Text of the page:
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New York Jets

McMullen: Jets are the NFL’s ‘bridge to nowhere’

AP Photo/Bill Kostroun

From a political perspective, the term “bridge to nowhere” is often used to describe a structure designed to serve low-population areas at a hefty cost, a symbol of pork-barrel spending in Washington.

The bridge quarterback is a popular term in the NFL in that sometimes you need to swallow hard and move forward with a less-than-desirable option while searching for the long-term answer.

The New York Jets, however, are quickly finding out that Ryan Fitzpatrick turned out to be the league’s version of the “bridge to nowhere” as they talk turkey with 37-year-old journeyman Josh McCown.

It’s not like the Jets haven’t tried to formulate a destination for that bridge with Geno Smith, Bryce Petty and Christian Hackenberg drafted in recent seasons, but Smith was a bust as the team’s supposed future after being selected as the 39th overall pick in the 2013 draft and has now changed locker rooms at MetLife Stadium, trading in “Gang Green” for “Big Blue” as Eli Manning’s backup with the Giants.

Petty, a fourth-round selection in 2015, and Hackenberg, a second-rounder last year, are so ill-prepared to take over the reins that the Jets are talking numbers with McCown, who will turn 38 in July, and are also considering bringing in the enigmatic Jay Cutler, not exactly the kind of leader you want mentoring prized prospects.

But the dirty little secret here is that Jets general manager Mike Maccagnan already understands Petty and Hackenberg aren’t the answers and has already moved on from a mental perspective.

In the case of Petty, that’s really not that big of a deal because fourth-round picks not named Dak Prescott don’t exactly have a long and storied history of developing into competent NFL starters. Meanwhile, Petty was already really behind the eight-ball after playing his college ball in Baylor’s spread offense, having to learn NFL-level protections and progressions at the professional level with less-than-ideal arm strength.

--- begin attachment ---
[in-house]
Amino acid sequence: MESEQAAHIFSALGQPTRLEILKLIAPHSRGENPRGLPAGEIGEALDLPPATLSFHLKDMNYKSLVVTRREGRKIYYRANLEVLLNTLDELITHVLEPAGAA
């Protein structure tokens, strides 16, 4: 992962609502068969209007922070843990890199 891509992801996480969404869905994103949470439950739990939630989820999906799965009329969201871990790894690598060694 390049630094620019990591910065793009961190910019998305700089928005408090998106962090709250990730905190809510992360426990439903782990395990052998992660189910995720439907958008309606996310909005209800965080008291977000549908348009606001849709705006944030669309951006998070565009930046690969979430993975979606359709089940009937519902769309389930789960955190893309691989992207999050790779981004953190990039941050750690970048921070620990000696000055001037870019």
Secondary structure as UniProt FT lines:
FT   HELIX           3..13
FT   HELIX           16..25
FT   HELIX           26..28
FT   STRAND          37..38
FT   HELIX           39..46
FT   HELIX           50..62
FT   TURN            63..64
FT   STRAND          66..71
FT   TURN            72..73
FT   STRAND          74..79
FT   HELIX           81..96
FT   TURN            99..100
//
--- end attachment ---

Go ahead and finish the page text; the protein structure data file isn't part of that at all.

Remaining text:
The real faux pas, however, was Hackenberg, a player many believed Maccagnan threw out his back reaching for with the 51st overall pick last April. The Penn State product is straight out of central casting for an NFL QB at 6-foot-4 and 228 pounds but reports out of North Jersey were anything but good last season as the Jets’ season fizzled.

Christian Hackenberg

(AP Photo/Bill Kostroun, File)

Despite Fitzpatrick coming off the rails and Smith getting injured, Jets coach Todd Bowles went to Petty to finish things out and never even considered Hackenberg despite that the fact the coach’s job was on the line.

Typically, that does mean going with the guy who gives you the best chance to win on any given Sunday, and that’s the strategy Bowles employed. However, if you have a young quarterback who you really believe is going to be the starter at some point, inserting him can actually buy a coach some time with the critics.

Bowles never considered Hackenberg and now the guy tied to drafting him, Maccagnan, is also on the clock when it comes to his employment, and he is flashing little interest in showing the courage of his convictions with Hackenberg.

When evaluating an NFL front office, never concern yourself with what they say, watch what they do and everything New York has done, from its interest in Tyrod Taylor and Mike Glennon to its contract discussions with McCown and keeping Cutler on speed dial, screams that they have no confidence in Hackenberg.

And that means the Jets are about to break ground on their next bridge to nowhere.

-John McMullen is a national football columnist for FanRag Sports.com. You can reach him at jmcmullen44@gmail.com or on Twitter @JFMcMullen — Also catch John each week during the NFL season on ESPN South Jersey, ESPN Southwest Florida, ESPN Lexington, CBS Baltimore, KDWN in Las Vegas, and check @JFMcMullen for John’s upcoming appearances on SB Nation Radio, FOX Sports Radio, CBS Sports Radio as well as dozens of local radio stations across North America.

1 Comment

1 Comment

  1. DLCinCT

    Mar 20, 2017 at 9:55 am

    Your argument sounds really convincing, but you don’t have any facts to back up your point that Hackenberg is a bust.